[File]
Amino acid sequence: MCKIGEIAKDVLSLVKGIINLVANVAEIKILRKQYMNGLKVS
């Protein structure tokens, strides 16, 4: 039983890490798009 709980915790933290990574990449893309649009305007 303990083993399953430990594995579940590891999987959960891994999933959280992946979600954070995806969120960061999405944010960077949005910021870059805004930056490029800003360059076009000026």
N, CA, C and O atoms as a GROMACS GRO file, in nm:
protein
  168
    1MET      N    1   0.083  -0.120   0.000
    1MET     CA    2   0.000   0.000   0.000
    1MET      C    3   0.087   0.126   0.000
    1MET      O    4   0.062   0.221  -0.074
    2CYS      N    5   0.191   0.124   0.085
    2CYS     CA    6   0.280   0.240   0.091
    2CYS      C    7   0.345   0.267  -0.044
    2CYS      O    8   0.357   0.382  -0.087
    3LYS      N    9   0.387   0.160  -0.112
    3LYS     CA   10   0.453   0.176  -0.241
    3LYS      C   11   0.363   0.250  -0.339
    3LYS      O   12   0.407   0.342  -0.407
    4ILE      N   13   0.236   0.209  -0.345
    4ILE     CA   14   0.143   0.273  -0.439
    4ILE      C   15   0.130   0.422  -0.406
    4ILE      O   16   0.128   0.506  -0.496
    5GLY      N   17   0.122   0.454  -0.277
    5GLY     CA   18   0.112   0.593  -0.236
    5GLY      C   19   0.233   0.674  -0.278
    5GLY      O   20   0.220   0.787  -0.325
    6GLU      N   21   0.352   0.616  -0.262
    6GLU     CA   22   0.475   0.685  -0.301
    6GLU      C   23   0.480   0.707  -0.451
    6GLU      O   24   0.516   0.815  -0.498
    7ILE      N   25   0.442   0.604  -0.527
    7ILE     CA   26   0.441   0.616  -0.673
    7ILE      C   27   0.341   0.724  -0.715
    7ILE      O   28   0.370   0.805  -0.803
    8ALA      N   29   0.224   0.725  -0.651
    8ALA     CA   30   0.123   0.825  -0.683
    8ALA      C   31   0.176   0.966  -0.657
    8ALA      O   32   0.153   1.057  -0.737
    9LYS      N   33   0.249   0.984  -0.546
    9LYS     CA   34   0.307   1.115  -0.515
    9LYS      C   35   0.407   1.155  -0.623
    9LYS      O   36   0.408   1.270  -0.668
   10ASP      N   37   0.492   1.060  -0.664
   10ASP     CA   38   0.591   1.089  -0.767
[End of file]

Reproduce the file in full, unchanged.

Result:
Amino acid sequence: MCKIGEIAKDVLSLVKGIINLVANVAEIKILRKQYMNGLKVS
């Protein structure tokens, strides 16, 4: 039983890490798009 709980915790933290990574990449893309649009305007 303990083993399953430990594995579940590891999987959960891994999933959280992946979600954070995806969120960061999405944010960077949005910021870059805004930056490029800003360059076009000026």
N, CA, C and O atoms as a GROMACS GRO file, in nm:
protein
  168
    1MET      N    1   0.083  -0.120   0.000
    1MET     CA    2   0.000   0.000   0.000
    1MET      C    3   0.087   0.126   0.000
    1MET      O    4   0.062   0.221  -0.074
    2CYS      N    5   0.191   0.124   0.085
    2CYS     CA    6   0.280   0.240   0.091
    2CYS      C    7   0.345   0.267  -0.044
    2CYS      O    8   0.357   0.382  -0.087
    3LYS      N    9   0.387   0.160  -0.112
    3LYS     CA   10   0.453   0.176  -0.241
    3LYS      C   11   0.363   0.250  -0.339
    3LYS      O   12   0.407   0.342  -0.407
    4ILE      N   13   0.236   0.209  -0.345
    4ILE     CA   14   0.143   0.273  -0.439
    4ILE      C   15   0.130   0.422  -0.406
    4ILE      O   16   0.128   0.506  -0.496
    5GLY      N   17   0.122   0.454  -0.277
    5GLY     CA   18   0.112   0.593  -0.236
    5GLY      C   19   0.233   0.674  -0.278
    5GLY      O   20   0.220   0.787  -0.325
    6GLU      N   21   0.352   0.616  -0.262
    6GLU     CA   22   0.475   0.685  -0.301
    6GLU      C   23   0.480   0.707  -0.451
    6GLU      O   24   0.516   0.815  -0.498
    7ILE      N   25   0.442   0.604  -0.527
    7ILE     CA   26   0.441   0.616  -0.673
    7ILE      C   27   0.341   0.724  -0.715
    7ILE      O   28   0.370   0.805  -0.803
    8ALA      N   29   0.224   0.725  -0.651
    8ALA     CA   30   0.123   0.825  -0.683
    8ALA      C   31   0.176   0.966  -0.657
    8ALA      O   32   0.153   1.057  -0.737
    9LYS      N   33   0.249   0.984  -0.546
    9LYS     CA   34   0.307   1.115  -0.515
    9LYS      C   35   0.407   1.155  -0.623
    9LYS      O   36   0.408   1.270  -0.668
   10ASP      N   37   0.492   1.060  -0.664
   10ASP     CA   38   0.591   1.089  -0.767